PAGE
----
Windows Vista's little surprises

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Windows Vista's little surprises

Windows Vista's little surprises
By Mark Minasi

Have a look inside Windows security guru Mark Minasi's latest book, Administering Windows Vista Security: The Big Surprises, with this excerpt from Chapter 1, "Administering Vista Security: The Little Surprises."



Below is a series of excerpts from chapter one of this book, Administering Windows Vista security: The Big Surprises, that have appeared on SearchWindowsSecurity.com.

How to generate actions from events in Microsoft Vista
Microsoft has improved the eventtriggers.exe command-line tool, which now allows you to attach a task to pre-determined events. This tip explains how to use this action.

Vista's event viewer improves security management
The updated Event Viewer in Microsoft Windows Vista allows for improved security event management, as it allows you to view and classify security events in your event log.

New encryption options in Windows Vista
Data encryption has a new look in Windows Vista. Read what Mark Minasi has to say about Vista encryption in this excerpt from his latest book.

LM de-emphasized, NTLMv2 emphasized in Vista
Vista introduces a rather new but good authentication method for your network security, so says Mark Minasi. Check out this excerpt for more on authentication in Vista.

Vista security option changes to named pipe access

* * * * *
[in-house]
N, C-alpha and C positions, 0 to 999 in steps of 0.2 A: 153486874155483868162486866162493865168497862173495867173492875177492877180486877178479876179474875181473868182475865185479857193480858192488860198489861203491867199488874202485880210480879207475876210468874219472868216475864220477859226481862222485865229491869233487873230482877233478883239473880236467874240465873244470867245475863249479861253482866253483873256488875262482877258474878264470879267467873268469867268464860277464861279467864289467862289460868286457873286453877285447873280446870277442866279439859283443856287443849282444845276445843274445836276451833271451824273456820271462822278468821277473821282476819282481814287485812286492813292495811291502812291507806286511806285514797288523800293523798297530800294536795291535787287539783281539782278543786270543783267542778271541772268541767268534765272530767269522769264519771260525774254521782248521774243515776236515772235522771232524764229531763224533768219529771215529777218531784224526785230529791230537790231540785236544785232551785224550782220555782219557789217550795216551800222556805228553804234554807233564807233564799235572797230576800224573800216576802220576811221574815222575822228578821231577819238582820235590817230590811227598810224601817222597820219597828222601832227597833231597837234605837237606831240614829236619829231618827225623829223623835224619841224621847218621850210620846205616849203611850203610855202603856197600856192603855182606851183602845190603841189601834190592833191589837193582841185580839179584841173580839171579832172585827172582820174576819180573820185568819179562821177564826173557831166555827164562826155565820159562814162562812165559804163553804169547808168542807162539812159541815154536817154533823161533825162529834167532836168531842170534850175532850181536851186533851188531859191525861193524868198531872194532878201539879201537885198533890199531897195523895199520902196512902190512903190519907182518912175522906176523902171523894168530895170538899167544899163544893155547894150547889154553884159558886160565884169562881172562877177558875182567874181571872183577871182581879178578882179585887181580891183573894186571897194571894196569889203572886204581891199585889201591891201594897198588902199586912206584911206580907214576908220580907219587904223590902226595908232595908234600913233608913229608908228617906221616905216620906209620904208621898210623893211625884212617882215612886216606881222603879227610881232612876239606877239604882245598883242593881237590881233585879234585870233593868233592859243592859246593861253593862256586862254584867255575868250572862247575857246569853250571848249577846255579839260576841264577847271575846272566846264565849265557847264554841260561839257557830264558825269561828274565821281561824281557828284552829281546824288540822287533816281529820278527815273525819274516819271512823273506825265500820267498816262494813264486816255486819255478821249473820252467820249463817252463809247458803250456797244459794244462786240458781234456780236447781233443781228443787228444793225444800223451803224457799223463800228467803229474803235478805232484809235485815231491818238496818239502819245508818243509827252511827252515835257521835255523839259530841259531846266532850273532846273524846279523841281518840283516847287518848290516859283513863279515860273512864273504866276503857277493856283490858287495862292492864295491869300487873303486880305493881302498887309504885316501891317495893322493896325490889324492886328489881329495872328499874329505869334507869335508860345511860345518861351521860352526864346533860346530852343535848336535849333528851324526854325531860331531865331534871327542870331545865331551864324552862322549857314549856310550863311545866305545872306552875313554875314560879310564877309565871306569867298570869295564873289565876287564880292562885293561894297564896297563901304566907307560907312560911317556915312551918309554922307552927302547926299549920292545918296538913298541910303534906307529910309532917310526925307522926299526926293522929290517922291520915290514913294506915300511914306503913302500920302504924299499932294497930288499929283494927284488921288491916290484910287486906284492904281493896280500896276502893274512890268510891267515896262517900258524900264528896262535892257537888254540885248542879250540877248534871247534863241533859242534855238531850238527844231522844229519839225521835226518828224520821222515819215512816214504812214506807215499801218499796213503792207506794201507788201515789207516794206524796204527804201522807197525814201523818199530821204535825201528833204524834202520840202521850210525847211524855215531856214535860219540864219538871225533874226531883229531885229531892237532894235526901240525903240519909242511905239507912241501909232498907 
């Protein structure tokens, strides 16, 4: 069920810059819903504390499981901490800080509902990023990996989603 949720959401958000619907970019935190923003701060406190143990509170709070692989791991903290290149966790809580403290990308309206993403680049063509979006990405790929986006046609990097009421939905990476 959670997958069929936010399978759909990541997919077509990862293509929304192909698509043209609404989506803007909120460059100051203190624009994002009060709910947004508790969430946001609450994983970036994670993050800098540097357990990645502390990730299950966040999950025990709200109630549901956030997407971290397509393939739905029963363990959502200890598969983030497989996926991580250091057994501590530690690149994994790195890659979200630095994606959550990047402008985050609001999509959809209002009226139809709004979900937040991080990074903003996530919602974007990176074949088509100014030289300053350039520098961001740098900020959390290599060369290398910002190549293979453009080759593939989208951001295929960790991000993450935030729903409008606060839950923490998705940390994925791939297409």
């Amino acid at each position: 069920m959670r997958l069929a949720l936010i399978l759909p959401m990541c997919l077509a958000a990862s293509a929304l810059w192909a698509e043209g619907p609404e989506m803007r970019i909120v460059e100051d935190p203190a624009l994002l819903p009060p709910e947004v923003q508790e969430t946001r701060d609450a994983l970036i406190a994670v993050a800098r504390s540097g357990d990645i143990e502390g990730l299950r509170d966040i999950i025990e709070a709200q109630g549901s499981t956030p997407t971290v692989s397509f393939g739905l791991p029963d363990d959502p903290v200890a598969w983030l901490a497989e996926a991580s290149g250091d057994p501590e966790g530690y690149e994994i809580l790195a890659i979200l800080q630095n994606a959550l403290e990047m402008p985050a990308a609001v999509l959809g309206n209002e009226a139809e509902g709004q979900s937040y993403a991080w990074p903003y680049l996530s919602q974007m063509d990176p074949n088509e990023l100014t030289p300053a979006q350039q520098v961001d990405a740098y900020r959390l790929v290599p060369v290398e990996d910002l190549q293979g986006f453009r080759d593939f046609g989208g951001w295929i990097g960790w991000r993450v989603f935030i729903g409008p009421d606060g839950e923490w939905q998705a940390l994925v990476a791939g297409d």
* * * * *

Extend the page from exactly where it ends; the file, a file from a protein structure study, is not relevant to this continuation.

Poorly secured named pipes are a well known way for malicious hackers to infiltrate Windows networks. A hacker could take advantage of these named pipes by connecting to a Windows system as an anonymous user. With the advent of Windows XP, however, Microsoft has taken strides to reduce the risk that named pipes and anonymous users pose.

NTFS and the Registry in Vista packaged up
Windows Vista packages the Registry and NTFS functions, omitting transaction failure and allowing for "roll backs" instead. See an example in this excerpt.

BOOT.INI is gone, BCD is here
The boot options in Vista are different from those in previous versions of Windows. Learn more about the new boot tool called BCD.

Remote Desktop gets a bit more secure
Read all about the security of Remote Desktop in this excerpt from chapter one of Mark Minasi's book, Administering Windows Vista Security: The Big Surprises.


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